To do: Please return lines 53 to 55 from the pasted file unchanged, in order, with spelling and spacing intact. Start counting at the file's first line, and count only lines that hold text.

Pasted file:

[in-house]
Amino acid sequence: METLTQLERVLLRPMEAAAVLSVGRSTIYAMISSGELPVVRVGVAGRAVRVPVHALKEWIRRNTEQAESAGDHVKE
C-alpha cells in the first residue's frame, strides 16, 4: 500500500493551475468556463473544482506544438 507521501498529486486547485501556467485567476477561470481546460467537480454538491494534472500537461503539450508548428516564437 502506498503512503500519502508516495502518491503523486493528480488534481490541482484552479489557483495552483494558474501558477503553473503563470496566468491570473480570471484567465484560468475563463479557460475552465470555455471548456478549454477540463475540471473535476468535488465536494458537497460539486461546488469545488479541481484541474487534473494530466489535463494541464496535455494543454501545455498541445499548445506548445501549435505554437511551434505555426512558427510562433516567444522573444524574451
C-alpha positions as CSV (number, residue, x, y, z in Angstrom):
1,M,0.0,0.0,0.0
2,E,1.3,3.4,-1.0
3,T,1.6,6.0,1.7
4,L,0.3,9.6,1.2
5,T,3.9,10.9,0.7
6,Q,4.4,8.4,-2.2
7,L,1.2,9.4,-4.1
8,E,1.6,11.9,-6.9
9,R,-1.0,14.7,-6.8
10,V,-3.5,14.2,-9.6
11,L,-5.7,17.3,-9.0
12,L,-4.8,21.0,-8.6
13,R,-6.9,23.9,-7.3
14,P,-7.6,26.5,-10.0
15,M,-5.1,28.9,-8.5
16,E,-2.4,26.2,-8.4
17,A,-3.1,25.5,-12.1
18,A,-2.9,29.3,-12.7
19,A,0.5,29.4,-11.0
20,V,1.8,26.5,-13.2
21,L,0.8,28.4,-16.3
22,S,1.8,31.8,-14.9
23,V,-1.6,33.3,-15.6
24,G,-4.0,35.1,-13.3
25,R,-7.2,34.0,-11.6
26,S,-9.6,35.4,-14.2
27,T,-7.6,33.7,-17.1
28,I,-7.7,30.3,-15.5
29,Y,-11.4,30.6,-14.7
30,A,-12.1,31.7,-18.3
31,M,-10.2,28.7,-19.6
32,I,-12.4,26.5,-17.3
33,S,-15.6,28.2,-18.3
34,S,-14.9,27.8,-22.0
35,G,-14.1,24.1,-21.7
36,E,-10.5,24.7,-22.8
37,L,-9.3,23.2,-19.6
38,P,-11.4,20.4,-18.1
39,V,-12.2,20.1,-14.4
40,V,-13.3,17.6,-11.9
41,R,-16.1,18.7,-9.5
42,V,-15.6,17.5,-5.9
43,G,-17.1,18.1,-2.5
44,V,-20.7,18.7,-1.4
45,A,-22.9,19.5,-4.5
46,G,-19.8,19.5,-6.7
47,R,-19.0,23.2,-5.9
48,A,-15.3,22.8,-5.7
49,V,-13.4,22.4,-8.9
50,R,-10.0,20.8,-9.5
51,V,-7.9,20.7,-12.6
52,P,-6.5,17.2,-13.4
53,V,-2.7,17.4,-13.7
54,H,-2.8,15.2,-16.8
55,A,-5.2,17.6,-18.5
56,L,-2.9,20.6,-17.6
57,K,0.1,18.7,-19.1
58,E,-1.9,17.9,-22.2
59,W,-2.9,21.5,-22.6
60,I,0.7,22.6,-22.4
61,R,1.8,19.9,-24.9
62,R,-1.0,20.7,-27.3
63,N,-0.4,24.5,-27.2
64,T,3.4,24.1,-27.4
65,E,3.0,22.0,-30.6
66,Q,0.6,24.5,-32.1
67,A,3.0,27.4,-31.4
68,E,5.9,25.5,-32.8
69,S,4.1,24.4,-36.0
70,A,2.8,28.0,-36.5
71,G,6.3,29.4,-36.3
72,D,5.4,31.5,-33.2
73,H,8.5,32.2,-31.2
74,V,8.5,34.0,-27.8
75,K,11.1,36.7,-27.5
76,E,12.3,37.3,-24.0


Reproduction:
49,V,-13.4,22.4,-8.9
50,R,-10.0,20.8,-9.5
51,V,-7.9,20.7,-12.6